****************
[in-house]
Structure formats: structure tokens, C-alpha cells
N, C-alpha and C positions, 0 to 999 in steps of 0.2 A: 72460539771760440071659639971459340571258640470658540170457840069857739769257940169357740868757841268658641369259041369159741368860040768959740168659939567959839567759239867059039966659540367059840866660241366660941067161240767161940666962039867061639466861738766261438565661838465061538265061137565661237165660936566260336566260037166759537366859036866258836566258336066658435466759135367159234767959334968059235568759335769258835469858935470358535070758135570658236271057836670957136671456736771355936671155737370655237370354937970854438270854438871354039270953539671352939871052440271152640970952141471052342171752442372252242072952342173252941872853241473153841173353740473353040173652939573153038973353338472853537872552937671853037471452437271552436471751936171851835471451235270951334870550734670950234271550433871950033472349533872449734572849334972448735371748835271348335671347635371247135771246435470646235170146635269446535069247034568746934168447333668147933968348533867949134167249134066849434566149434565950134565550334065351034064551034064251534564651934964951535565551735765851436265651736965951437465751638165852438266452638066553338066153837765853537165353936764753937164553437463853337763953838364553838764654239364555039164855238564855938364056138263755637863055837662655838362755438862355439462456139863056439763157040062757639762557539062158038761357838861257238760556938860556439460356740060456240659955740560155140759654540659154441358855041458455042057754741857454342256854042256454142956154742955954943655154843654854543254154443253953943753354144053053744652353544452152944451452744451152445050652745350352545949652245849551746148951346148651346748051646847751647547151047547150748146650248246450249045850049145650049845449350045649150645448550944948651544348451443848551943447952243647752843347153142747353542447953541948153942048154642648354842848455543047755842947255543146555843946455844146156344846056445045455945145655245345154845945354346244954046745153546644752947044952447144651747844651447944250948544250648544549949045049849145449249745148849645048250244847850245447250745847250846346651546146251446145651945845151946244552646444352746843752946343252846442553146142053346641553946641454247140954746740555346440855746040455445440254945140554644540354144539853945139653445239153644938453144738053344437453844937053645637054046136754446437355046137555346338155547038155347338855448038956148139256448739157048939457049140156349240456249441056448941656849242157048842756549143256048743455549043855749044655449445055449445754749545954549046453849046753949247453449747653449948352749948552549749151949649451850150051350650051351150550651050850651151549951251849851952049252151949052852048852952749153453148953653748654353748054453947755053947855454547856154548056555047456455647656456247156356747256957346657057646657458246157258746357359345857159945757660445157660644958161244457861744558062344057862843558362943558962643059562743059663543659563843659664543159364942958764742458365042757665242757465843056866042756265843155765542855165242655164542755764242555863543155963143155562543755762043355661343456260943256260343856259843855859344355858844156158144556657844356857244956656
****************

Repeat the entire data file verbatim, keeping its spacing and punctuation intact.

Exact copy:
[in-house]
Structure formats: structure tokens, C-alpha cells
N, C-alpha and C positions, 0 to 999 in steps of 0.2 A: 72460539771760440071659639971459340571258640470658540170457840069857739769257940169357740868757841268658641369259041369159741368860040768959740168659939567959839567759239867059039966659540367059840866660241366660941067161240767161940666962039867061639466861738766261438565661838465061538265061137565661237165660936566260336566260037166759537366859036866258836566258336066658435466759135367159234767959334968059235568759335769258835469858935470358535070758135570658236271057836670957136671456736771355936671155737370655237370354937970854438270854438871354039270953539671352939871052440271152640970952141471052342171752442372252242072952342173252941872853241473153841173353740473353040173652939573153038973353338472853537872552937671853037471452437271552436471751936171851835471451235270951334870550734670950234271550433871950033472349533872449734572849334972448735371748835271348335671347635371247135771246435470646235170146635269446535069247034568746934168447333668147933968348533867949134167249134066849434566149434565950134565550334065351034064551034064251534564651934964951535565551735765851436265651736965951437465751638165852438266452638066553338066153837765853537165353936764753937164553437463853337763953838364553838764654239364555039164855238564855938364056138263755637863055837662655838362755438862355439462456139863056439763157040062757639762557539062158038761357838861257238760556938860556439460356740060456240659955740560155140759654540659154441358855041458455042057754741857454342256854042256454142956154742955954943655154843654854543254154443253953943753354144053053744652353544452152944451452744451152445050652745350352545949652245849551746148951346148651346748051646847751647547151047547150748146650248246450249045850049145650049845449350045649150645448550944948651544348451443848551943447952243647752843347153142747353542447953541948153942048154642648354842848455543047755842947255543146555843946455844146156344846056445045455945145655245345154845945354346244954046745153546644752947044952447144651747844651447944250948544250648544549949045049849145449249745148849645048250244847850245447250745847250846346651546146251446145651945845151946244552646444352746843752946343252846442553146142053346641553946641454247140954746740555346440855746040455445440254945140554644540354144539853945139653445239153644938453144738053344437453844937053645637054046136754446437355046137555346338155547038155347338855448038956148139256448739157048939457049140156349240456249441056448941656849242157048842756549143256048743455549043855749044655449445055449445754749545954549046453849046753949247453449747653449948352749948552549749151949649451850150051350650051351150550651050850651151549951251849851952049252151949052852048852952749153453148953653748654353748054453947755053947855454547856154548056555047456455647656456247156356747256957346657057646657458246157258746357359345857159945757660445157660644958161244457861744558062344057862843558362943558962643059562743059663543659563843659664543159364942958764742458365042757665242757465843056866042756265843155765542855165242655164542755764242555863543155963143155562543755762043355661343456260943256260343856259843855859344355858844156158144556657844356857244956656